Earlier today, Georgian Prime Minister Irakli Gharibashvili expressed his opposition to the Pride march scheduled to be held in central Tbilisi. Meanwhile, anti-queer counter-demonstrators attacked journalists and smashed their equipment.
The counter-demonstrators, who hit the streets to oppose the March of Dignity organised by Georgian queer rights group Tbilisi Pride, have attacked several journalists and smashed their equipment in central Tbilisi.
Georgian television channels Formula, First Channel, Rustavi 2 and the online news agency Tabula reported that their journalists were violently attacked and that protesters demanded that they vacate the area near the Parliament building on Rustaveli Avenue. Small numbers of police have been trying to secure TV crews from the anti-Pride protesters, escorting some journalists out of the area using police vehicles.
Before attacking the journalists, protesters demolished tents that had been erected by political opposition groups after the last parliamentary election. The police stood by as the tents were destroyed.
Some of those tearing down the tents were wearing t-shirts that appeared to identify them as members of Alternative Georgia, a group founded in early 2019 and closely associated with the far-right.
Zurab Makharadze, one of the leaders of Alt Info — a far-right sister group to Alternative Georgia — was released from administrative detention shortly after trying to break through the police lines to thwart a closed Pride Week event on 1 July.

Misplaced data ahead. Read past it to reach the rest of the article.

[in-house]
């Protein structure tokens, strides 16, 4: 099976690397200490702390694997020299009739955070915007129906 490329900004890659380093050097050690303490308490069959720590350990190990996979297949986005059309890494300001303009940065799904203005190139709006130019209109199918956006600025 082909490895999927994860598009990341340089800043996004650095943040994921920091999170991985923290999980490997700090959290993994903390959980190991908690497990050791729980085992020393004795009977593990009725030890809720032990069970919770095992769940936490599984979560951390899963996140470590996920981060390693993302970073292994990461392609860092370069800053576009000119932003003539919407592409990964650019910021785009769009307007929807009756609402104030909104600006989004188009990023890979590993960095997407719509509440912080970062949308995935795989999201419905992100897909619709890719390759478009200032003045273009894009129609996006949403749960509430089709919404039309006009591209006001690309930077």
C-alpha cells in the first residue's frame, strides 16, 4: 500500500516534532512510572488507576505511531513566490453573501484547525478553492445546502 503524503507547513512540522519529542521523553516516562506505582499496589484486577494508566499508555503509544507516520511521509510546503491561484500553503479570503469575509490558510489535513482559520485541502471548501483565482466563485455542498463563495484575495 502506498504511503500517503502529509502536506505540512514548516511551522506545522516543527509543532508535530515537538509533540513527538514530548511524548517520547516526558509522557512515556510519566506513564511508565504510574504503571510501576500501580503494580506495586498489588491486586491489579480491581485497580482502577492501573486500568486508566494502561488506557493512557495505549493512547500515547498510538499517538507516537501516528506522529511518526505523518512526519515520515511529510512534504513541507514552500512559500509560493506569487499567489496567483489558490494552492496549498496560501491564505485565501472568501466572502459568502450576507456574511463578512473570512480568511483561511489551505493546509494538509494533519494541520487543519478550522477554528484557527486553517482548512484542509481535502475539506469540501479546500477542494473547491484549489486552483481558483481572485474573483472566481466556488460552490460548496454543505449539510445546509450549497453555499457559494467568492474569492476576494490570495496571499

As of publication, Georgia’s Interior Ministry has not yet reported any further detentions over the violent incidents today.
A spokesperson for the Patriarchate, the ruling body of the Georgian Orthodox Church, condemned the violence against journalists, adding that 'the Church can not justify any of it'.
On 4 July, the Patriarchate called for a counter-demonstration against the Pride March for 17:00 on Rustaveli Avenue, an hour before the March of Dignity was scheduled.
Saakashvili ‘behind’ Pride
Several minutes after the tents outside of parliament were torn down, Georgian Prime Minister Irakli Gharibashvili said that the March for Dignity, the culminating event of Pride Week, should not be held due to the danger of ‘civil conflict’.
Gharibashvili went as far as insisting that 'revanchist', 'radical' groups affiliated with Georgian ex-president Mikhail Saakashvili were the secret, real organisers of Pride Week events. He made a similar statement in 2019 when Tbilisi Pride tried to hold the march in Tbilisi for the first time.
The Prime Minister also added that the Interior Ministry was in ‘constant contact’ with the organisers of March of Dignity and that they were already given an alternative location for their event.